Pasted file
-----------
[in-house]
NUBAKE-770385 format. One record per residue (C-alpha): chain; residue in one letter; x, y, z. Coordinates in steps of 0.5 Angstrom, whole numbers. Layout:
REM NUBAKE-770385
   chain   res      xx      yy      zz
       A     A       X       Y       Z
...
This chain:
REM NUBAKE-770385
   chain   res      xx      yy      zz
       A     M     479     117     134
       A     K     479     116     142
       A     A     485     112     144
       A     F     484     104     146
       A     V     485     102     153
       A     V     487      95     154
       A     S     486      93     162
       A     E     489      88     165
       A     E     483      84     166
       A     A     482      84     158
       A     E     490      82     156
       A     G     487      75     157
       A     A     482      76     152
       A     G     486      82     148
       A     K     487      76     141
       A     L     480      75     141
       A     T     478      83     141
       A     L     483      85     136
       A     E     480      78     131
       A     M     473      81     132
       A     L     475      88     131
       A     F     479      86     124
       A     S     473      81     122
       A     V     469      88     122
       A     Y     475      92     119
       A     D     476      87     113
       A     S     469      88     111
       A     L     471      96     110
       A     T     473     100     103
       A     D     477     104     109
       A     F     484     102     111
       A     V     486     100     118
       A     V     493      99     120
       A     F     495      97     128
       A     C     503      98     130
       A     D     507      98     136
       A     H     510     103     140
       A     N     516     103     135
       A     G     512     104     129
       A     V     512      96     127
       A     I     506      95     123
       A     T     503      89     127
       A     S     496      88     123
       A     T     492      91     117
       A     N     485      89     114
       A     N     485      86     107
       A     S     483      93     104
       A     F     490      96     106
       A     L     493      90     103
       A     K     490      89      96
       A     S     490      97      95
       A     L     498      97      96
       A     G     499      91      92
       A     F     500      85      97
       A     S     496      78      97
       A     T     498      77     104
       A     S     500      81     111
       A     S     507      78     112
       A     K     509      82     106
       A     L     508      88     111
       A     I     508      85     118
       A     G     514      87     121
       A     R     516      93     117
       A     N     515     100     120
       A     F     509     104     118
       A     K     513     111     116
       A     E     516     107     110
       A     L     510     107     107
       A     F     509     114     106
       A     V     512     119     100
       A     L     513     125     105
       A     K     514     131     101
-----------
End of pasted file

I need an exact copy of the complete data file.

[in-house]
NUBAKE-770385 format. One record per residue (C-alpha): chain; residue in one letter; x, y, z. Coordinates in steps of 0.5 Angstrom, whole numbers. Layout:
REM NUBAKE-770385
   chain   res      xx      yy      zz
       A     A       X       Y       Z
...
This chain:
REM NUBAKE-770385
   chain   res      xx      yy      zz
       A     M     479     117     134
       A     K     479     116     142
       A     A     485     112     144
       A     F     484     104     146
       A     V     485     102     153
       A     V     487      95     154
       A     S     486      93     162
       A     E     489      88     165
       A     E     483      84     166
       A     A     482      84     158
       A     E     490      82     156
       A     G     487      75     157
       A     A     482      76     152
       A     G     486      82     148
       A     K     487      76     141
       A     L     480      75     141
       A     T     478      83     141
       A     L     483      85     136
       A     E     480      78     131
       A     M     473      81     132
       A     L     475      88     131
       A     F     479      86     124
       A     S     473      81     122
       A     V     469      88     122
       A     Y     475      92     119
       A     D     476      87     113
       A     S     469      88     111
       A     L     471      96     110
       A     T     473     100     103
       A     D     477     104     109
       A     F     484     102     111
       A     V     486     100     118
       A     V     493      99     120
       A     F     495      97     128
       A     C     503      98     130
       A     D     507      98     136
       A     H     510     103     140
       A     N     516     103     135
       A     G     512     104     129
       A     V     512      96     127
       A     I     506      95     123
       A     T     503      89     127
       A     S     496      88     123
       A     T     492      91     117
       A     N     485      89     114
       A     N     485      86     107
       A     S     483      93     104
       A     F     490      96     106
       A     L     493      90     103
       A     K     490      89      96
       A     S     490      97      95
       A     L     498      97      96
       A     G     499      91      92
       A     F     500      85      97
       A     S     496      78      97
       A     T     498      77     104
       A     S     500      81     111
       A     S     507      78     112
       A     K     509      82     106
       A     L     508      88     111
       A     I     508      85     118
       A     G     514      87     121
       A     R     516      93     117
       A     N     515     100     120
       A     F     509     104     118
       A     K     513     111     116
       A     E     516     107     110
       A     L     510     107     107
       A     F     509     114     106
       A     V     512     119     100
       A     L     513     125     105
       A     K     514     131     101